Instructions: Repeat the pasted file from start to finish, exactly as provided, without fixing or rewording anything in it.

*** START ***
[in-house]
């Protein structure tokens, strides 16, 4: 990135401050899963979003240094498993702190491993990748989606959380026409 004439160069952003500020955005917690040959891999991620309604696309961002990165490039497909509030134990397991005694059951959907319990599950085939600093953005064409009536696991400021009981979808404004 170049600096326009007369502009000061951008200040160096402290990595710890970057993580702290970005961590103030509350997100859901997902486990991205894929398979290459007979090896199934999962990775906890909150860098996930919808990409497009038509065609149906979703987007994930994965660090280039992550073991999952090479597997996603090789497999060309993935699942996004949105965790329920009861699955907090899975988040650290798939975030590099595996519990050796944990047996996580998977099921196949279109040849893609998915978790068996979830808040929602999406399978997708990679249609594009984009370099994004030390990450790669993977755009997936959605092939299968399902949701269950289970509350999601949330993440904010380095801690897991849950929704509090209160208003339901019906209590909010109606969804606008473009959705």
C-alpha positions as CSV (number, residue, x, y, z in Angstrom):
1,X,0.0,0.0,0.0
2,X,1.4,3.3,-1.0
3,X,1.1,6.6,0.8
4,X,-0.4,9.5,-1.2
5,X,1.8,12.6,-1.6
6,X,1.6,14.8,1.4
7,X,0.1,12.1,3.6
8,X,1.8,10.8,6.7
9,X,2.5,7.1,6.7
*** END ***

[in-house]
């Protein structure tokens, strides 16, 4: 990135401050899963979003240094498993702190491993990748989606959380026409 004439160069952003500020955005917690040959891999991620309604696309961002990165490039497909509030134990397991005694059951959907319990599950085939600093953005064409009536696991400021009981979808404004 170049600096326009007369502009000061951008200040160096402290990595710890970057993580702290970005961590103030509350997100859901997902486990991205894929398979290459007979090896199934999962990775906890909150860098996930919808990409497009038509065609149906979703987007994930994965660090280039992550073991999952090479597997996603090789497999060309993935699942996004949105965790329920009861699955907090899975988040650290798939975030590099595996519990050796944990047996996580998977099921196949279109040849893609998915978790068996979830808040929602999406399978997708990679249609594009984009370099994004030390990450790669993977755009997936959605092939299968399902949701269950289970509350999601949330993440904010380095801690897991849950929704509090209160208003339901019906209590909010109606969804606008473009959705």
C-alpha positions as CSV (number, residue, x, y, z in Angstrom):
1,X,0.0,0.0,0.0
2,X,1.4,3.3,-1.0
3,X,1.1,6.6,0.8
4,X,-0.4,9.5,-1.2
5,X,1.8,12.6,-1.6
6,X,1.6,14.8,1.4
7,X,0.1,12.1,3.6
8,X,1.8,10.8,6.7
9,X,2.5,7.1,6.7